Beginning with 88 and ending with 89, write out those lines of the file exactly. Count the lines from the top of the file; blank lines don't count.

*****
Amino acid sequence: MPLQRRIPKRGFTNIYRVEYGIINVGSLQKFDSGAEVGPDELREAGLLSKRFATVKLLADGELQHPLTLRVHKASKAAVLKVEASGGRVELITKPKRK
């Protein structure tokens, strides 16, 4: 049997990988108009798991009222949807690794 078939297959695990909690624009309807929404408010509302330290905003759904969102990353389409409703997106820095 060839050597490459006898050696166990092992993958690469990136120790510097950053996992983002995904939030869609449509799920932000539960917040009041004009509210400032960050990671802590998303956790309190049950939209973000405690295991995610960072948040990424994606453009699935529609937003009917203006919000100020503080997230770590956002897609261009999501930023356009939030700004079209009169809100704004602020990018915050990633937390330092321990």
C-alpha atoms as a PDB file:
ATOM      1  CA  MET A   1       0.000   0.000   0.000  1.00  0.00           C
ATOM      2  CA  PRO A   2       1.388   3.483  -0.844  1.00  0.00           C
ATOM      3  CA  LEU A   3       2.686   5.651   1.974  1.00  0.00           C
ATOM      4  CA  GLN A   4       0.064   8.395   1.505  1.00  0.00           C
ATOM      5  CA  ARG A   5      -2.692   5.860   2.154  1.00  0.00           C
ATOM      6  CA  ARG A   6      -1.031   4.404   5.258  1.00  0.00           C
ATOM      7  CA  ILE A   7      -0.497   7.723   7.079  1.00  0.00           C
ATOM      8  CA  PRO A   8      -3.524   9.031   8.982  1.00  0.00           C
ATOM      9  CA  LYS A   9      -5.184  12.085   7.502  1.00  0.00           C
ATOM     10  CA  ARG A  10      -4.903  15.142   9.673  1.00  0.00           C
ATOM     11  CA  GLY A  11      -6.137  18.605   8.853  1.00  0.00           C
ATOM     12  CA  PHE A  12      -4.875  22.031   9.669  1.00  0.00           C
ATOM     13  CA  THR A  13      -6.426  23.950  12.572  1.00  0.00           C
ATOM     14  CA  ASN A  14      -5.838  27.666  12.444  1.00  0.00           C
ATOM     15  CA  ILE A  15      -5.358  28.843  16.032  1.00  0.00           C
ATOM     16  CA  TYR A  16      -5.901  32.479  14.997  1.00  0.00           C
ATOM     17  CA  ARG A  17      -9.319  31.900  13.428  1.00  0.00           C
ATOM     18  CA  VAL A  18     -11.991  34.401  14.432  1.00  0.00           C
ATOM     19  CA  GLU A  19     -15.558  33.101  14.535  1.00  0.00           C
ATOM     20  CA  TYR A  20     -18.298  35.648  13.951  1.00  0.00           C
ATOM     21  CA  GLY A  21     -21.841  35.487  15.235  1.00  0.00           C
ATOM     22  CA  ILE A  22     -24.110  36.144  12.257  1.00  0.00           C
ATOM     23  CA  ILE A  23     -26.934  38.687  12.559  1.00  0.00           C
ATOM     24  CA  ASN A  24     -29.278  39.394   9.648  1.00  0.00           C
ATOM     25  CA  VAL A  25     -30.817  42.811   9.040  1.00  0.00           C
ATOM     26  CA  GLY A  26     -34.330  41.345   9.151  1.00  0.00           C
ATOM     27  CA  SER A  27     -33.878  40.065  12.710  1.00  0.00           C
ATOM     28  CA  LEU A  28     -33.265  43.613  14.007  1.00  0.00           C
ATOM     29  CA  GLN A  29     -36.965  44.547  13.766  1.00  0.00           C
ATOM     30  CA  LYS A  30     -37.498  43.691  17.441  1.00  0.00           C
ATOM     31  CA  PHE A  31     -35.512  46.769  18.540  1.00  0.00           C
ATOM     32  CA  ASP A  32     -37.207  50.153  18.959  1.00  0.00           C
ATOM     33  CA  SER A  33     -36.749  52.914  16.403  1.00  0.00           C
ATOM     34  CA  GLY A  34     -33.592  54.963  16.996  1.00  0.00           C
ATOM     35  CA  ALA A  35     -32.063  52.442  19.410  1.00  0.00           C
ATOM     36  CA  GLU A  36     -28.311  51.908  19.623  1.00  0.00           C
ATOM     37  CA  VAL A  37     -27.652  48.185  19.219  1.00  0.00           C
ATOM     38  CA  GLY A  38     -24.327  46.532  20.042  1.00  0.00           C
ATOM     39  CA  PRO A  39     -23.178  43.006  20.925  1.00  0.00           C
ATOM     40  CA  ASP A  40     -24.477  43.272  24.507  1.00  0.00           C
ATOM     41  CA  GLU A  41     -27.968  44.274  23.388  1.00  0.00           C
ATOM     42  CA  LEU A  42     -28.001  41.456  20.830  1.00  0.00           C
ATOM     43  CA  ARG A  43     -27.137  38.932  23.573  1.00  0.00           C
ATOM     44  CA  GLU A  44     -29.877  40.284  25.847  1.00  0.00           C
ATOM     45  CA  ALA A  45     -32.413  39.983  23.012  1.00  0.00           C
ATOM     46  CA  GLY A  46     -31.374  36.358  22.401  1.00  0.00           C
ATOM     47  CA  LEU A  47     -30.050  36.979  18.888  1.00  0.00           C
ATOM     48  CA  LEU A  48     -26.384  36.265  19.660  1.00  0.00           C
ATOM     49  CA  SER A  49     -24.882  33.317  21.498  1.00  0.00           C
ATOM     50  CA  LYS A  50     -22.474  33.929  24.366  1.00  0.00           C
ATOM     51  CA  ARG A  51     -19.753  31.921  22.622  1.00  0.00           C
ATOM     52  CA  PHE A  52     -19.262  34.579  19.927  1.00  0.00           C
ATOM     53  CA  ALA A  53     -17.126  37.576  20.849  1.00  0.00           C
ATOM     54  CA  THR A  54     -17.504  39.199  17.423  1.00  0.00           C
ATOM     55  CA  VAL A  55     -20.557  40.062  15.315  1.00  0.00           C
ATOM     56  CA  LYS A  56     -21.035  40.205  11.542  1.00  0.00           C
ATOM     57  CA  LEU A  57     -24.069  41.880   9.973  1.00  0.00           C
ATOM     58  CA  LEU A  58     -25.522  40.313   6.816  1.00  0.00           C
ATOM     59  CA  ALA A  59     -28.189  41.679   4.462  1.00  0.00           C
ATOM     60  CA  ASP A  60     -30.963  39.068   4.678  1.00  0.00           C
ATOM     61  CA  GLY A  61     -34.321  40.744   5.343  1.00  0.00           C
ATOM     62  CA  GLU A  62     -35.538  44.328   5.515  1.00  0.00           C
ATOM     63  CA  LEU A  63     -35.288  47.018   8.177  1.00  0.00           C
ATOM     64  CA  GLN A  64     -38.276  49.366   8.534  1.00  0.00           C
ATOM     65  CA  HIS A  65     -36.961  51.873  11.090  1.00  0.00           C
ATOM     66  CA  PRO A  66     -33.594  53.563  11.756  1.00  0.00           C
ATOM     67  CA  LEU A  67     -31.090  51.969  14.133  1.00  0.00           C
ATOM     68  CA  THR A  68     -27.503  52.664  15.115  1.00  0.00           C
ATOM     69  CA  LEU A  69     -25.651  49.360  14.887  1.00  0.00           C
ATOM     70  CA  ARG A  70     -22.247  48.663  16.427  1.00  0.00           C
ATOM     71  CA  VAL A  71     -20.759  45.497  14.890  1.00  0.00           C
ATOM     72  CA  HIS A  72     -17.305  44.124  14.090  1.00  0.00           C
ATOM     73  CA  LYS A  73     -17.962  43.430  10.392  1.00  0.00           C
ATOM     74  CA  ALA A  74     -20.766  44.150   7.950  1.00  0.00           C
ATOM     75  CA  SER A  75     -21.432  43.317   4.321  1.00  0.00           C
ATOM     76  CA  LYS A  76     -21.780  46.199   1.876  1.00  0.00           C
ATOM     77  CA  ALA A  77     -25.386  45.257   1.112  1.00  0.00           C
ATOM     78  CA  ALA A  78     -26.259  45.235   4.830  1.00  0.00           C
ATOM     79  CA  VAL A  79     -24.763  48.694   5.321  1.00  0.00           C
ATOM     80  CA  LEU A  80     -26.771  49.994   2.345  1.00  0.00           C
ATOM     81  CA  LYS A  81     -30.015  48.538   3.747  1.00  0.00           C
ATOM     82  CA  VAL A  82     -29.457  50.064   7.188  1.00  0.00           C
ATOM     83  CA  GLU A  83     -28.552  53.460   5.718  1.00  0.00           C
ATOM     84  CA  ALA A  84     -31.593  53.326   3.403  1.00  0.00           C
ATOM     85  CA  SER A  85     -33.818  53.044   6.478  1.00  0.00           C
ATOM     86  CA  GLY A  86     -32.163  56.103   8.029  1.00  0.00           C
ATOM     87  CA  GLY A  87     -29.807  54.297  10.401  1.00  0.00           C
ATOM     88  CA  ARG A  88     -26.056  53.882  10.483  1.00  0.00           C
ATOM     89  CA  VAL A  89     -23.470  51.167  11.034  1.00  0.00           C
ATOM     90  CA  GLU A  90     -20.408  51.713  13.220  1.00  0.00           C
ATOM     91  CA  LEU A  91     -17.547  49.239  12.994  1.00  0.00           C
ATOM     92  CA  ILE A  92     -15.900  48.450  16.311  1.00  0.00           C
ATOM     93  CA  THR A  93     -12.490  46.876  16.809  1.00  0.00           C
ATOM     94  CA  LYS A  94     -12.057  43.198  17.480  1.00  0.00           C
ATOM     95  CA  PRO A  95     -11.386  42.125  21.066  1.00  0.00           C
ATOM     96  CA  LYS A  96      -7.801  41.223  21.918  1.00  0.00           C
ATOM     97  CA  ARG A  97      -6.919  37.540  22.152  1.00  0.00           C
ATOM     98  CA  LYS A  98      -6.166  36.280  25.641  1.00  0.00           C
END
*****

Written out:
ATOM     85  CA  SER A  85     -33.818  53.044   6.478  1.00  0.00           C
ATOM     86  CA  GLY A  86     -32.163  56.103   8.029  1.00  0.00           C